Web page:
Saturday, January 11, 2003

Money&Culture File from
NY Times

NY TimesPARIS, Dec. 30 — The idea, says Tawfik Mathlouthi, who runs a radio station for France's Muslim minority, came to him in the shower: to create a competing product to Coke that would satisfy the needs of Arab speakers in Europe and elsewhere for soft drinks, while providing jobs and economic growth. "My son adores McDonald's and Coke," Mr. Mathlouthi, 46, the father of two young boys, acknowledged in an interview. His 10-year-old was chagrined when his father urged him not to patronize American brands. ... In November, after months of preparation, Mr. Mathlouthi came out with Mecca-Cola. Borne aloft by Muslims in France desirous of boycotting American brands, to protest policies in the Middle East, the company he created delivered more than a million bottles by early December.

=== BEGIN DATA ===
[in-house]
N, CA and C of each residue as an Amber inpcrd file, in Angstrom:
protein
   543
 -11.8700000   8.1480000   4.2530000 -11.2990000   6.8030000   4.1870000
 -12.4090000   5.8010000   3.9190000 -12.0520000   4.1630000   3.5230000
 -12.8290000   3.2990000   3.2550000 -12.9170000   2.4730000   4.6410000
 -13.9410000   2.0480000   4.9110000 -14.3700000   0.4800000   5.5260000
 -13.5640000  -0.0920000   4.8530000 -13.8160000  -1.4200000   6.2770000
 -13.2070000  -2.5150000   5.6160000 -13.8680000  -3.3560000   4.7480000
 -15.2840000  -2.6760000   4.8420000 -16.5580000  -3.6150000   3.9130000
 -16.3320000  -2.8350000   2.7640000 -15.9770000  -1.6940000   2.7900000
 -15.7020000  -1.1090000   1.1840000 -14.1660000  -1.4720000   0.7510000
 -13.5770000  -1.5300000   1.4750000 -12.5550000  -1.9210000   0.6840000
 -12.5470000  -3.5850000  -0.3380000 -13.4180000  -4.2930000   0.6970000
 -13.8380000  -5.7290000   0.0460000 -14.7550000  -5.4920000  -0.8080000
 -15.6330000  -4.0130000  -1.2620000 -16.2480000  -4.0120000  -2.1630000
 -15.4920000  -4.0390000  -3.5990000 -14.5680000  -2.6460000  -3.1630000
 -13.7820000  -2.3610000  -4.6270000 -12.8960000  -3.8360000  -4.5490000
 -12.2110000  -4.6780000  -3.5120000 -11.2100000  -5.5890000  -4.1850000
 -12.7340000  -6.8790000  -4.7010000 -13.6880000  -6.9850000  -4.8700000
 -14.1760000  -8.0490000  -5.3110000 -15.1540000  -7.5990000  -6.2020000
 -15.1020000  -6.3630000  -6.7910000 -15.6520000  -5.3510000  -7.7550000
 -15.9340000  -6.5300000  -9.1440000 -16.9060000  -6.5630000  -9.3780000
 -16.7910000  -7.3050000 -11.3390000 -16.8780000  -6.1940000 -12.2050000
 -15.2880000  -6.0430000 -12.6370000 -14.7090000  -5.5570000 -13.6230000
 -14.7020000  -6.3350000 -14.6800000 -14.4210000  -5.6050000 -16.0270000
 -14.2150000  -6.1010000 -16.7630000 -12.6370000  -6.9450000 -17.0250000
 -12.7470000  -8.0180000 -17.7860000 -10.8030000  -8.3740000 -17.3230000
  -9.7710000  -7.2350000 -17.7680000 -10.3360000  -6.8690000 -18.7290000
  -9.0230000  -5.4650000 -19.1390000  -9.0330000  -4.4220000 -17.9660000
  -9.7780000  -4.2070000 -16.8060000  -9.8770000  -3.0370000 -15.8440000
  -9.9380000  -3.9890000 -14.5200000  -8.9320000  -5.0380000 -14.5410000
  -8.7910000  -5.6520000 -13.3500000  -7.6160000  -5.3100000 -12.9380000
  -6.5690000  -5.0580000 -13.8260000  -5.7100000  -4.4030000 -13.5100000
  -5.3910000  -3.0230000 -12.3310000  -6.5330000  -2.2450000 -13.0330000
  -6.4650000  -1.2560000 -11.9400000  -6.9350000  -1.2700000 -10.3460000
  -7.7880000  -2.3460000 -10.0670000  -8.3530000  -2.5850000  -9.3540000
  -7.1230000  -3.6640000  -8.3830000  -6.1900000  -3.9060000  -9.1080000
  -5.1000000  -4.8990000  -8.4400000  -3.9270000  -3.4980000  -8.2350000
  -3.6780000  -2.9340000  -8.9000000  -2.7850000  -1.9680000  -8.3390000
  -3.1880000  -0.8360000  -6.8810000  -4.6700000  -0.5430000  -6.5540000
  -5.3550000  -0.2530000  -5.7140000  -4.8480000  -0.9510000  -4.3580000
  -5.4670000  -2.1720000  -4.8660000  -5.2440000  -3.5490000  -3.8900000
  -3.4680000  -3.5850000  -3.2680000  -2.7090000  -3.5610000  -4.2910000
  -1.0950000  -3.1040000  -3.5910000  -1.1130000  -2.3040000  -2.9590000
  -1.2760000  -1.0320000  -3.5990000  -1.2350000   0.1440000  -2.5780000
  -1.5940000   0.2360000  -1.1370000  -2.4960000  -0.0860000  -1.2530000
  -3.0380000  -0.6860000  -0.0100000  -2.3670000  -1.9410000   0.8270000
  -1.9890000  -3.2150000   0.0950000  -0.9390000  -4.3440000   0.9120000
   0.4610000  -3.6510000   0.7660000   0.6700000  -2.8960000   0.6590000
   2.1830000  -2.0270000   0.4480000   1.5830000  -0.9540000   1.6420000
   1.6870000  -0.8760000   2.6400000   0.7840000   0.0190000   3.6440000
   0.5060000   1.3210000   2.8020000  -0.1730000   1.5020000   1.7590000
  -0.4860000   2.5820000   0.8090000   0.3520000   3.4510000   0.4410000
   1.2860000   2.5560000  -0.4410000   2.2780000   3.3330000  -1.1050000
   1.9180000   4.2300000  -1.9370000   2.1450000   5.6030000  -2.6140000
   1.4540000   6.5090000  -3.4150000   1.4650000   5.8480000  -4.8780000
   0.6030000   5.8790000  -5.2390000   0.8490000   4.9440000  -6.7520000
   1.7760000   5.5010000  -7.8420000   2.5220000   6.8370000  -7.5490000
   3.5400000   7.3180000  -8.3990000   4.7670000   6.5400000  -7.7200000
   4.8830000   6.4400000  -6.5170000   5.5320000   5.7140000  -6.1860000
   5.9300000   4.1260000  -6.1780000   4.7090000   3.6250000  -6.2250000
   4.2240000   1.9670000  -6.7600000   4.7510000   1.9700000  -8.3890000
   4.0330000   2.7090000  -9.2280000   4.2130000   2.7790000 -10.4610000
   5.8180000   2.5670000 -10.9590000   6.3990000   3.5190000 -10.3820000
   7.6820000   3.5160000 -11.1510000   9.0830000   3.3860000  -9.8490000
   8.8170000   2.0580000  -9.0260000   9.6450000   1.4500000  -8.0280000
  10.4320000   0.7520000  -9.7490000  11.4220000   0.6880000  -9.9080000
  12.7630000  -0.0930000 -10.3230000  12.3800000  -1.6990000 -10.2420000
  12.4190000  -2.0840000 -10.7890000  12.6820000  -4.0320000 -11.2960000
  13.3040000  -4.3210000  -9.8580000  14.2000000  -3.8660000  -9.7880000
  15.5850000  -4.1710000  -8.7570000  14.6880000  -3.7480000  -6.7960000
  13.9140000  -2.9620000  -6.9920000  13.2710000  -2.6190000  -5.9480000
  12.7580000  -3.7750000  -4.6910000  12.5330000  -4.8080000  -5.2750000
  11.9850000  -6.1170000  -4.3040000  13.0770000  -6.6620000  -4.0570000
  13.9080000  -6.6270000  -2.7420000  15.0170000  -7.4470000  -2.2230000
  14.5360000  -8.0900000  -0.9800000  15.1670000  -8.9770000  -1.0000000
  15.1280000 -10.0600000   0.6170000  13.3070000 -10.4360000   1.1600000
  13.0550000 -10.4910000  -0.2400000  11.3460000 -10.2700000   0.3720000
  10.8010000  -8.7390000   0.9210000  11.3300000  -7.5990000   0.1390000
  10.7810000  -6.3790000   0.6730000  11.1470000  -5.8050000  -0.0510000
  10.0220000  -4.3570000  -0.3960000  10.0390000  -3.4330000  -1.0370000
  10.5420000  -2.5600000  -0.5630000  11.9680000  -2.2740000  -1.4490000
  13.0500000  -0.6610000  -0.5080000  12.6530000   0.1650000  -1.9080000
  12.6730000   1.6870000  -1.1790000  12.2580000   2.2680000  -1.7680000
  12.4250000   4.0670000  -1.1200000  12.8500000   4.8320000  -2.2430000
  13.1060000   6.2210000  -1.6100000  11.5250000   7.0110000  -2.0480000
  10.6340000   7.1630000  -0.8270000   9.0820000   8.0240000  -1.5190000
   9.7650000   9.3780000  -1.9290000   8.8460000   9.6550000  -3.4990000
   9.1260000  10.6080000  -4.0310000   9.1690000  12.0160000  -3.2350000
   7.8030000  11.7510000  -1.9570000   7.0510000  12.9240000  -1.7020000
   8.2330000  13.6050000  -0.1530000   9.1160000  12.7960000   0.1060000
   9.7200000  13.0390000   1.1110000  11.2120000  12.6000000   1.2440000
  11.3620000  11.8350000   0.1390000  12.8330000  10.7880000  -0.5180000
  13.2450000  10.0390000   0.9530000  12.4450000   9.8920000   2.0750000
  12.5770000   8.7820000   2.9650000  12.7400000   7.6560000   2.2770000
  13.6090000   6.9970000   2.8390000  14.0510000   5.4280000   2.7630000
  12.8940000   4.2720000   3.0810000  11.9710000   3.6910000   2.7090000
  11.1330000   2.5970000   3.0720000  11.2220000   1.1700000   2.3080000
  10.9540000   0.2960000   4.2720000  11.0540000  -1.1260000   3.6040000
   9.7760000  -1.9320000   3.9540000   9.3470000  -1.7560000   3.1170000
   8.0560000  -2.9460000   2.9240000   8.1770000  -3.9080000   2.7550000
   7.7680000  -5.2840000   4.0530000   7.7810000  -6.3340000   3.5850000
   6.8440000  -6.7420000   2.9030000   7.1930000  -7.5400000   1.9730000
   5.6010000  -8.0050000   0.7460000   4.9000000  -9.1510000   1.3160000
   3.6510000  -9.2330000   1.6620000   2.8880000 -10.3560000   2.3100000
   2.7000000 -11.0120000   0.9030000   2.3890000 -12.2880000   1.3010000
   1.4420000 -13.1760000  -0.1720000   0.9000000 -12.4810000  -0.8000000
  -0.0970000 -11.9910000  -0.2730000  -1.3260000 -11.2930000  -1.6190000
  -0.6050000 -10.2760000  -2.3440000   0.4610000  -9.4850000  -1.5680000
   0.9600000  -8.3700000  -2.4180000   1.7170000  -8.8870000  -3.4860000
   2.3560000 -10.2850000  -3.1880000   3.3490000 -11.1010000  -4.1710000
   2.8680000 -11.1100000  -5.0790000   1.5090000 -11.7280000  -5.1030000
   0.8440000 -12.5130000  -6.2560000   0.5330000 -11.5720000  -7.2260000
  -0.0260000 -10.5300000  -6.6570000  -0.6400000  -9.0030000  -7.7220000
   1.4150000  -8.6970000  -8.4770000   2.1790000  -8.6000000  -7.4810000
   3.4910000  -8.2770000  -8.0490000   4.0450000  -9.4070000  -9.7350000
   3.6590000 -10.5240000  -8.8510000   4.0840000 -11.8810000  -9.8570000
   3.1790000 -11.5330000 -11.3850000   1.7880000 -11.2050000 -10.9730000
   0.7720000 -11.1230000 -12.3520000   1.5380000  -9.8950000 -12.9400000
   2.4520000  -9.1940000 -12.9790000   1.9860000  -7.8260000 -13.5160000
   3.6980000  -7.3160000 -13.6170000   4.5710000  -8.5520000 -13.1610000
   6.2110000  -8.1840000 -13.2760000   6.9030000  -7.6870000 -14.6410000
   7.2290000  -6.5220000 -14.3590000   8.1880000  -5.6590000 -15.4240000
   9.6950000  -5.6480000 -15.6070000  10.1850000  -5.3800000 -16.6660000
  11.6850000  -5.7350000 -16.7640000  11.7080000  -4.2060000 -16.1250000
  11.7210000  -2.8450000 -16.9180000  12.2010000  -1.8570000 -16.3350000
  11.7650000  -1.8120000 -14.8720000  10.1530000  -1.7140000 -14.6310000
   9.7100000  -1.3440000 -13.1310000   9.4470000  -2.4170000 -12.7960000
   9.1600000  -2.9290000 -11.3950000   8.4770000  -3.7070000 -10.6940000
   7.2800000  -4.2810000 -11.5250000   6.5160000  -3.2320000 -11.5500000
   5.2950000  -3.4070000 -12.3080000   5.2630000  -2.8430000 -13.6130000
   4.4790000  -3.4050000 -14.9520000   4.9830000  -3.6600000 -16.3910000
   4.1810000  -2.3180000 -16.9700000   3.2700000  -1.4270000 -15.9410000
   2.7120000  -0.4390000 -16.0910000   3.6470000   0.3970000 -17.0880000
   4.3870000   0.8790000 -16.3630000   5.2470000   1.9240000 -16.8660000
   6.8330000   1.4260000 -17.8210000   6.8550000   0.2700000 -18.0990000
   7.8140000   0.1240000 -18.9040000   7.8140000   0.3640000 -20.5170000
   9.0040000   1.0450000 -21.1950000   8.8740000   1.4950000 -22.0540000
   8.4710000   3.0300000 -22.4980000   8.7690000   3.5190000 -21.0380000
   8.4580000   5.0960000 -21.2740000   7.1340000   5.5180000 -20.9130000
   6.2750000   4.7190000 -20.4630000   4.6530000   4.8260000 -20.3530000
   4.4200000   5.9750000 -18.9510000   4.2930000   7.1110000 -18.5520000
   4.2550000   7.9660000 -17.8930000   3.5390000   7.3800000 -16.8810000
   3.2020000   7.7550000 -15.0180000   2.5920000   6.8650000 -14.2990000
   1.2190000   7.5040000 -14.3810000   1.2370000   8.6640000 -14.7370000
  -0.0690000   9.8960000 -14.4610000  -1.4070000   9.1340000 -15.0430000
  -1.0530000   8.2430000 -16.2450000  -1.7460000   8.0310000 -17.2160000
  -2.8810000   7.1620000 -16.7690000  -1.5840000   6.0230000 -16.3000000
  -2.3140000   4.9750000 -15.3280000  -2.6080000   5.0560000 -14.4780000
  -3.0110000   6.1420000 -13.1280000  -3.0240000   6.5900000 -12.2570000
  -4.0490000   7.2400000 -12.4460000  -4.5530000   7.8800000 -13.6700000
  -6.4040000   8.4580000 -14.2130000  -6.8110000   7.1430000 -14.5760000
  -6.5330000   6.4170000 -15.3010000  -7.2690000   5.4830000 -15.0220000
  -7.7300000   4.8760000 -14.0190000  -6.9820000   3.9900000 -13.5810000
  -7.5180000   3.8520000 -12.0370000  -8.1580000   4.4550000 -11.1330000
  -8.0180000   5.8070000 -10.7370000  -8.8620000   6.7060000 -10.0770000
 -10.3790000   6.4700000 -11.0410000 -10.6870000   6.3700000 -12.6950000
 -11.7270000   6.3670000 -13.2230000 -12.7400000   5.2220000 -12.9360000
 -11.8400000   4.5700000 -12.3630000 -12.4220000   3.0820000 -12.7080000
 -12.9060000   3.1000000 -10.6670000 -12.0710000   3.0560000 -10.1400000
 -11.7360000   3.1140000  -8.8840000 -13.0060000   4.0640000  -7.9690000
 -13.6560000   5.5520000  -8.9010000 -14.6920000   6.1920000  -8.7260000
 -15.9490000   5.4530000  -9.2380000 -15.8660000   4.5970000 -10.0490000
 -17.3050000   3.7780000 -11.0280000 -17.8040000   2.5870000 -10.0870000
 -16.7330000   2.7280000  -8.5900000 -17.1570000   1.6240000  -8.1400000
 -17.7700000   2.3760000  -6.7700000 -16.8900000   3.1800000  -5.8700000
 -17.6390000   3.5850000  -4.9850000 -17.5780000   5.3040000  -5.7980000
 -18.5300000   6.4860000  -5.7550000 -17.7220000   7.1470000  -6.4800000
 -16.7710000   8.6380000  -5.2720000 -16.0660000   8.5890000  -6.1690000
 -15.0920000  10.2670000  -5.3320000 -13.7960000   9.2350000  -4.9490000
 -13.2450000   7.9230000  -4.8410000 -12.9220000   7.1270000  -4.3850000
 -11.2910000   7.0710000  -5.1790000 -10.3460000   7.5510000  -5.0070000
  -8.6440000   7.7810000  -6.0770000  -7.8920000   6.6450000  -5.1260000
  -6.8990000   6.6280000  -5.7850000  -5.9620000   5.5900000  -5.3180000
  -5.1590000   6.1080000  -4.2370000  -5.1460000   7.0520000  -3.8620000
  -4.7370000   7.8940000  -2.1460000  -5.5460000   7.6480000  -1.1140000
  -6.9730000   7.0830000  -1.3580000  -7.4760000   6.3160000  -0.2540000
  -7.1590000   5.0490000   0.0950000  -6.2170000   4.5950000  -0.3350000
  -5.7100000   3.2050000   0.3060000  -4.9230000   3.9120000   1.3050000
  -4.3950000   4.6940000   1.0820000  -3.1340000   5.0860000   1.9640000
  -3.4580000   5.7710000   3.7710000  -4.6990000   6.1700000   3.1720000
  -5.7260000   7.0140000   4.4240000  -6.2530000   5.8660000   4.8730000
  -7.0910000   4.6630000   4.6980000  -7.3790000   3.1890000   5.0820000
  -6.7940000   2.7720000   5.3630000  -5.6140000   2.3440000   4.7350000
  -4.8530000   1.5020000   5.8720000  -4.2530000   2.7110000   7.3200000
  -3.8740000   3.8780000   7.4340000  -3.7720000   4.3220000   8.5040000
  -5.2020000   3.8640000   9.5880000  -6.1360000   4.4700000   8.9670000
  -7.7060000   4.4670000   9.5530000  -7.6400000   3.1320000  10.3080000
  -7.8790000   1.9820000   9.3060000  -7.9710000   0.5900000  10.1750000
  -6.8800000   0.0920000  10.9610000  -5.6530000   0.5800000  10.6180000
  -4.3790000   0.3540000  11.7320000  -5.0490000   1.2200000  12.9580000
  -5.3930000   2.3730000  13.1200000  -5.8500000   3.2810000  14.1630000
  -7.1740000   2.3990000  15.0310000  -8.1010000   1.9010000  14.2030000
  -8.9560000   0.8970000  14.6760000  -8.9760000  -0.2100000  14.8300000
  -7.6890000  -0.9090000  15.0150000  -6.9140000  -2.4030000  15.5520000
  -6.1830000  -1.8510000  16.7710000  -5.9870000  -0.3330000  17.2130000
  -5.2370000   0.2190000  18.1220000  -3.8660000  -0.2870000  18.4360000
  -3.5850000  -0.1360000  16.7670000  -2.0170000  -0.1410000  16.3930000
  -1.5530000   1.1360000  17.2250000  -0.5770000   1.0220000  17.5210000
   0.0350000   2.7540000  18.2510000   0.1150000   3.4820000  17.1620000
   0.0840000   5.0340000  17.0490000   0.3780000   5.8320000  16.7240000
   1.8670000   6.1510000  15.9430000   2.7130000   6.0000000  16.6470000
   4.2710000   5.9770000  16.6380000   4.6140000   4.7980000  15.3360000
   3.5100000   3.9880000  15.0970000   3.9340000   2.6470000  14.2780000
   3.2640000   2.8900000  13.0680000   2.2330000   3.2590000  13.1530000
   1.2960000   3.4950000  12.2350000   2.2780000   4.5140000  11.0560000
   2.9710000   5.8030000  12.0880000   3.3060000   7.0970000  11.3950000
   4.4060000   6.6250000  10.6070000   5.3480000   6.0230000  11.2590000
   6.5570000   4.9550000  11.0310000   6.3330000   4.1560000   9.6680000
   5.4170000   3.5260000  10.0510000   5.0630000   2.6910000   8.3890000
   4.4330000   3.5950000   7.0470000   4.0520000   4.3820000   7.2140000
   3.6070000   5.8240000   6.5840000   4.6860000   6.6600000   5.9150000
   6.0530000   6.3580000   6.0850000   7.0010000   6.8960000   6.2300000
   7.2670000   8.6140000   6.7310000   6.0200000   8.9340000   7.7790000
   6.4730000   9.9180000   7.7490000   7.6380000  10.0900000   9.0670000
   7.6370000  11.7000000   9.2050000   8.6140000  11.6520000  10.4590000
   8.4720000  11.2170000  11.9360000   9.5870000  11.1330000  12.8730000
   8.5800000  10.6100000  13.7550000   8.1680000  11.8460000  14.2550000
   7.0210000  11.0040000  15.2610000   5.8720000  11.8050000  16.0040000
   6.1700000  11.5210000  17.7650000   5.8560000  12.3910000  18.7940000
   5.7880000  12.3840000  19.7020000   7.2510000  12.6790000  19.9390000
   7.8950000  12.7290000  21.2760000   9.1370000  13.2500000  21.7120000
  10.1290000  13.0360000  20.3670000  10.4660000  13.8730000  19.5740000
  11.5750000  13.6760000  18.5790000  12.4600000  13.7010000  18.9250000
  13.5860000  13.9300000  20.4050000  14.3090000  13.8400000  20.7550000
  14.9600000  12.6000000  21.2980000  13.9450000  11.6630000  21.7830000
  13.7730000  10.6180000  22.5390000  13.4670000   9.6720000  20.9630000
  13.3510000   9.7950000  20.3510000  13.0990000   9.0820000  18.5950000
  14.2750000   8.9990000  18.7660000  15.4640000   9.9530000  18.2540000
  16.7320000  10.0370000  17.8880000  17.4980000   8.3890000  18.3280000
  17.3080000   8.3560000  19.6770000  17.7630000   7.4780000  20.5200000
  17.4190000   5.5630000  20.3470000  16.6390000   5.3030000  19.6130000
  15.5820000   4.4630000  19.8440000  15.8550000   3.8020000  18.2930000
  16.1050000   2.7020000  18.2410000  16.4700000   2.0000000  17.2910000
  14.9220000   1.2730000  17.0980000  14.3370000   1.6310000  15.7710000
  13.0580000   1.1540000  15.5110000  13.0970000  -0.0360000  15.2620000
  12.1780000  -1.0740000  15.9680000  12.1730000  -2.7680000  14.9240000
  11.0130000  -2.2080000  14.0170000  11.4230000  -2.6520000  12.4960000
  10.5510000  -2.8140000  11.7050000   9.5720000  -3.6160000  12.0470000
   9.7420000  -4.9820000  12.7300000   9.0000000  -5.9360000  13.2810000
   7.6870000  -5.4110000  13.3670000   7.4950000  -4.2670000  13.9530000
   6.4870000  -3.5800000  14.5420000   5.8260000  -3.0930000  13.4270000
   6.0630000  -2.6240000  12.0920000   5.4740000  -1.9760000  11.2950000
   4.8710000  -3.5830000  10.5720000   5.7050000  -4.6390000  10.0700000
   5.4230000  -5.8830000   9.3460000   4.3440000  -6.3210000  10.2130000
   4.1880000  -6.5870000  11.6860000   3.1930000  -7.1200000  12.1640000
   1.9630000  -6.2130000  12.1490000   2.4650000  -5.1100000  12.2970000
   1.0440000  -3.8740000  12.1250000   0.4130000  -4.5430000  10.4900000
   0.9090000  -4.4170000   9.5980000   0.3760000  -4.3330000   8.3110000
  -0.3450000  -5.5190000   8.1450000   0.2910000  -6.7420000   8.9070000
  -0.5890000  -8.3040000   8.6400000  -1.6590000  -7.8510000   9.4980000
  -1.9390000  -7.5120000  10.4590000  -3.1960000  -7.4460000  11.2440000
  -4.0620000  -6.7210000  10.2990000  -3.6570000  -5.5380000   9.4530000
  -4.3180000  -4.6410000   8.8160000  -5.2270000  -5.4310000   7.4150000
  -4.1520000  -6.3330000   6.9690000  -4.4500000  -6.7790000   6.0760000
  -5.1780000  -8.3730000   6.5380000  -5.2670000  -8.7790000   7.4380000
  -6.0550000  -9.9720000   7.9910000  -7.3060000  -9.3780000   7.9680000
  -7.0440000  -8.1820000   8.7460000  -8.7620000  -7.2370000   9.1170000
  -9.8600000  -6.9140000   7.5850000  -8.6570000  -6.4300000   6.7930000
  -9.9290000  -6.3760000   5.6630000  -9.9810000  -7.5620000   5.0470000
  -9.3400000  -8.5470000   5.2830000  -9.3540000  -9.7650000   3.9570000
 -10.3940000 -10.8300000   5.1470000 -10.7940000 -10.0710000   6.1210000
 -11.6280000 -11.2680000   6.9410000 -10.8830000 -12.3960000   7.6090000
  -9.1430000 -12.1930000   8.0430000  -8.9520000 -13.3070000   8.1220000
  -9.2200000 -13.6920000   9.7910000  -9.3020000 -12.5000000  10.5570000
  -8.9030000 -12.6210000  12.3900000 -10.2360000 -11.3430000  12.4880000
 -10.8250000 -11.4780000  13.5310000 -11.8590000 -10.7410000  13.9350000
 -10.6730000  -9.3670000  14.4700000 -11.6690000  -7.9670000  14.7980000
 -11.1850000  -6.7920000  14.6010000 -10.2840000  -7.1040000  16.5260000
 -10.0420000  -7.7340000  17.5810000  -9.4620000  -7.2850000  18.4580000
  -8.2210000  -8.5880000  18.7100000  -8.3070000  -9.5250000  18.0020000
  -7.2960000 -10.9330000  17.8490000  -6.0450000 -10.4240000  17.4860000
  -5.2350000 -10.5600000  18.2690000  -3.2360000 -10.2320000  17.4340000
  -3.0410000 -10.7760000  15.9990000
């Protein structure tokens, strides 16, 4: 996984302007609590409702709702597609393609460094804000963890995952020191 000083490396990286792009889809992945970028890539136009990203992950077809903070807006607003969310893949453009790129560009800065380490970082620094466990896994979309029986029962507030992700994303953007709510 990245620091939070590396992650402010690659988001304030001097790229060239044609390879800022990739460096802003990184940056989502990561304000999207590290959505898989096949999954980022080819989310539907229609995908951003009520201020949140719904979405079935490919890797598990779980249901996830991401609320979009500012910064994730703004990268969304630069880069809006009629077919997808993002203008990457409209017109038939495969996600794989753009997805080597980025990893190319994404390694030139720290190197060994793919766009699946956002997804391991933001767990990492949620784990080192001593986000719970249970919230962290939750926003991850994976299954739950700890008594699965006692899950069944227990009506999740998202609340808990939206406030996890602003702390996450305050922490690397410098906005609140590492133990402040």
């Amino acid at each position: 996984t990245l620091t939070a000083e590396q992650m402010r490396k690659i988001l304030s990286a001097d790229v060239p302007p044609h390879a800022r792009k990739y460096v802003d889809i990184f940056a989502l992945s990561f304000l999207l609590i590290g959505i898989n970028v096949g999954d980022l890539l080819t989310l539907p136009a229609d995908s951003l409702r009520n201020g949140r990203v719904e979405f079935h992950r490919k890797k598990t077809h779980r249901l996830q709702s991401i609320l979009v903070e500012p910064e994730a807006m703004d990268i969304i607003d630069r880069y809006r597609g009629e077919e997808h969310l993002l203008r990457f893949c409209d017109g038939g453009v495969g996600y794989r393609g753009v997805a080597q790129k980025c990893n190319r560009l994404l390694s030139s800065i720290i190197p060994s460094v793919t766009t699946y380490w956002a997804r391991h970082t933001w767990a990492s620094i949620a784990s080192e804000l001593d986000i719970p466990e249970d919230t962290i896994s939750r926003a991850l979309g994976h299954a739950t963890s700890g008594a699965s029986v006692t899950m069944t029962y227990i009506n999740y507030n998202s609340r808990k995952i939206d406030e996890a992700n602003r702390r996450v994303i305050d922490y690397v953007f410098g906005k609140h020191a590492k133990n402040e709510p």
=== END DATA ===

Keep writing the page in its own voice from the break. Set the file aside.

IRAPUATO, Mexico, Dec. 15 — A decade of hemispheric economic upheaval finally turned Eugenio Guerrero's life upside down last Saturday. That morning, he tried to auction off the pig farm that has supported his family and some 50 others for two generations. "It's true," read a flier that announced the sale. "We are closing and auctioning everything." From now on Mr. Guerrero, 41, will dedicate himself to selling paint. The changes he has been forced to confront are being felt all over Mexico as the country struggles to keep its balance, one foot in poverty, the other seeking a toehold in prosperity through the North American Free Trade Agreement.

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